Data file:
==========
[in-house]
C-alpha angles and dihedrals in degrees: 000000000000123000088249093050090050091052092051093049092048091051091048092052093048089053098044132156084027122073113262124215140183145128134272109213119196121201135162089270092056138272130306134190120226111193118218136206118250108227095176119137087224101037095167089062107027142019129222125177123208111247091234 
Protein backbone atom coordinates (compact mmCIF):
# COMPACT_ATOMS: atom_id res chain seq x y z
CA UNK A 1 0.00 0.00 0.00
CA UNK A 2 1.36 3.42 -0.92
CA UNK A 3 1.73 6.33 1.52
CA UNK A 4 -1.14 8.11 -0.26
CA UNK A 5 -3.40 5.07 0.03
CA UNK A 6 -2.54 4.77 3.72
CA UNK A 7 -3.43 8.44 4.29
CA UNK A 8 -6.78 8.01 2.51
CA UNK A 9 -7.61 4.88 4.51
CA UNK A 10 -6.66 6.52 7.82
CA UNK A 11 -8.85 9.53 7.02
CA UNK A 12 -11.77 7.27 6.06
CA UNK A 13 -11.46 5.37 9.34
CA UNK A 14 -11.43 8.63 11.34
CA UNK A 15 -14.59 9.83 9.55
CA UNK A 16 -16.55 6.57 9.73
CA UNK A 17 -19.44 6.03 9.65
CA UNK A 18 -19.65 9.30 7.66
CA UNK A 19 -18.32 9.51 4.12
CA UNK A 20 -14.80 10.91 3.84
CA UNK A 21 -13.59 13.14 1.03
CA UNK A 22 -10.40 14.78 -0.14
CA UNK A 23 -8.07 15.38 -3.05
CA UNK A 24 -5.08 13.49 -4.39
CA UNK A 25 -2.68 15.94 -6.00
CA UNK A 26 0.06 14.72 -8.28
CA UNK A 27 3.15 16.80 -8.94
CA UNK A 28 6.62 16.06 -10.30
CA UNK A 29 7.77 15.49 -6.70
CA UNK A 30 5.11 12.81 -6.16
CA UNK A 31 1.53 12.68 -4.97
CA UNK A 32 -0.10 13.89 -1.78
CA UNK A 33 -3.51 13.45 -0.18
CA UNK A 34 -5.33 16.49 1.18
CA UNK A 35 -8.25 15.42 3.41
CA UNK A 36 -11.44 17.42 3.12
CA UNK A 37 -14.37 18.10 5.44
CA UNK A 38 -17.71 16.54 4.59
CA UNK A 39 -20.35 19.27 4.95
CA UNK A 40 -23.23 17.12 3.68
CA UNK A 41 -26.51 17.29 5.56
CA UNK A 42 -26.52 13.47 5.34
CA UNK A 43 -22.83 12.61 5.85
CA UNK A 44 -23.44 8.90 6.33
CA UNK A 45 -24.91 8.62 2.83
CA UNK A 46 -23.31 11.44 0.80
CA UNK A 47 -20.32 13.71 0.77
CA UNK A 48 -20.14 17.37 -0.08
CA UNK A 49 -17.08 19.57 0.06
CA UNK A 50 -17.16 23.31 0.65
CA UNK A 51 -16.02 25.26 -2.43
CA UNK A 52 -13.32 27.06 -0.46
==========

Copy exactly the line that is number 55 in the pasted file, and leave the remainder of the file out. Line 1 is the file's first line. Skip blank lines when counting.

CA UNK A 51 -16.02 25.26 -2.43